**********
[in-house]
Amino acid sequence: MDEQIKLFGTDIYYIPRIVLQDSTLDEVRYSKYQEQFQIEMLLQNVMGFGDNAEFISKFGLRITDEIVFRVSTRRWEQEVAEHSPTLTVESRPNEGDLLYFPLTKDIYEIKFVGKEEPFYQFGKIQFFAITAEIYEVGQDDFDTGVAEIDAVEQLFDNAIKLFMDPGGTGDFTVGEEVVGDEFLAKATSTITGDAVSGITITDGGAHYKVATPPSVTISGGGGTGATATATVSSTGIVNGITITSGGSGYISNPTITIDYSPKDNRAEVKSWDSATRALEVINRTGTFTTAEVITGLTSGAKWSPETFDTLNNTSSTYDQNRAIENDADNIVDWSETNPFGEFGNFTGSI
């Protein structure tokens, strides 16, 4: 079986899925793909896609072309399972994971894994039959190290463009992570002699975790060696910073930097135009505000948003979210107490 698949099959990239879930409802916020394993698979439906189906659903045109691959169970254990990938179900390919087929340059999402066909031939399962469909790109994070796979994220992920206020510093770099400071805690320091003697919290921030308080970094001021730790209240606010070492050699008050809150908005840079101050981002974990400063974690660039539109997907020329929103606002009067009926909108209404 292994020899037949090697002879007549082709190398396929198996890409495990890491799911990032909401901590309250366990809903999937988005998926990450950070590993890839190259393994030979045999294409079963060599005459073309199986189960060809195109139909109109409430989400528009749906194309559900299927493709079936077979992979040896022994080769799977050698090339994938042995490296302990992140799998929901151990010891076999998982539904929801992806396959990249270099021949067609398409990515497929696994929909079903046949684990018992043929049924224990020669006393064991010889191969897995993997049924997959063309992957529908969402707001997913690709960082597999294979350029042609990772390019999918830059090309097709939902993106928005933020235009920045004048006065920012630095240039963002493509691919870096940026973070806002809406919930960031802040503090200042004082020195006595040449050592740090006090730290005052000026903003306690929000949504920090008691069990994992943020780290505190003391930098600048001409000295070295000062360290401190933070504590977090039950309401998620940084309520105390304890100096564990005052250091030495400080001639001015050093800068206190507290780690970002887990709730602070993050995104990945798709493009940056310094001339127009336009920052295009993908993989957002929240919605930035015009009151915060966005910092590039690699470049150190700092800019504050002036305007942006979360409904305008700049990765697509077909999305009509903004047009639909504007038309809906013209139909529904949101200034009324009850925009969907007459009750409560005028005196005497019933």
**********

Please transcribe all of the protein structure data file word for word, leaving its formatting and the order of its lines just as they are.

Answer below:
[in-house]
Amino acid sequence: MDEQIKLFGTDIYYIPRIVLQDSTLDEVRYSKYQEQFQIEMLLQNVMGFGDNAEFISKFGLRITDEIVFRVSTRRWEQEVAEHSPTLTVESRPNEGDLLYFPLTKDIYEIKFVGKEEPFYQFGKIQFFAITAEIYEVGQDDFDTGVAEIDAVEQLFDNAIKLFMDPGGTGDFTVGEEVVGDEFLAKATSTITGDAVSGITITDGGAHYKVATPPSVTISGGGGTGATATATVSSTGIVNGITITSGGSGYISNPTITIDYSPKDNRAEVKSWDSATRALEVINRTGTFTTAEVITGLTSGAKWSPETFDTLNNTSSTYDQNRAIENDADNIVDWSETNPFGEFGNFTGSI
């Protein structure tokens, strides 16, 4: 079986899925793909896609072309399972994971894994039959190290463009992570002699975790060696910073930097135009505000948003979210107490 698949099959990239879930409802916020394993698979439906189906659903045109691959169970254990990938179900390919087929340059999402066909031939399962469909790109994070796979994220992920206020510093770099400071805690320091003697919290921030308080970094001021730790209240606010070492050699008050809150908005840079101050981002974990400063974690660039539109997907020329929103606002009067009926909108209404 292994020899037949090697002879007549082709190398396929198996890409495990890491799911990032909401901590309250366990809903999937988005998926990450950070590993890839190259393994030979045999294409079963060599005459073309199986189960060809195109139909109109409430989400528009749906194309559900299927493709079936077979992979040896022994080769799977050698090339994938042995490296302990992140799998929901151990010891076999998982539904929801992806396959990249270099021949067609398409990515497929696994929909079903046949684990018992043929049924224990020669006393064991010889191969897995993997049924997959063309992957529908969402707001997913690709960082597999294979350029042609990772390019999918830059090309097709939902993106928005933020235009920045004048006065920012630095240039963002493509691919870096940026973070806002809406919930960031802040503090200042004082020195006595040449050592740090006090730290005052000026903003306690929000949504920090008691069990994992943020780290505190003391930098600048001409000295070295000062360290401190933070504590977090039950309401998620940084309520105390304890100096564990005052250091030495400080001639001015050093800068206190507290780690970002887990709730602070993050995104990945798709493009940056310094001339127009336009920052295009993908993989957002929240919605930035015009009151915060966005910092590039690699470049150190700092800019504050002036305007942006979360409904305008700049990765697509077909999305009509903004047009639909504007038309809906013209139909529904949101200034009324009850925009969907007459009750409560005028005196005497019933």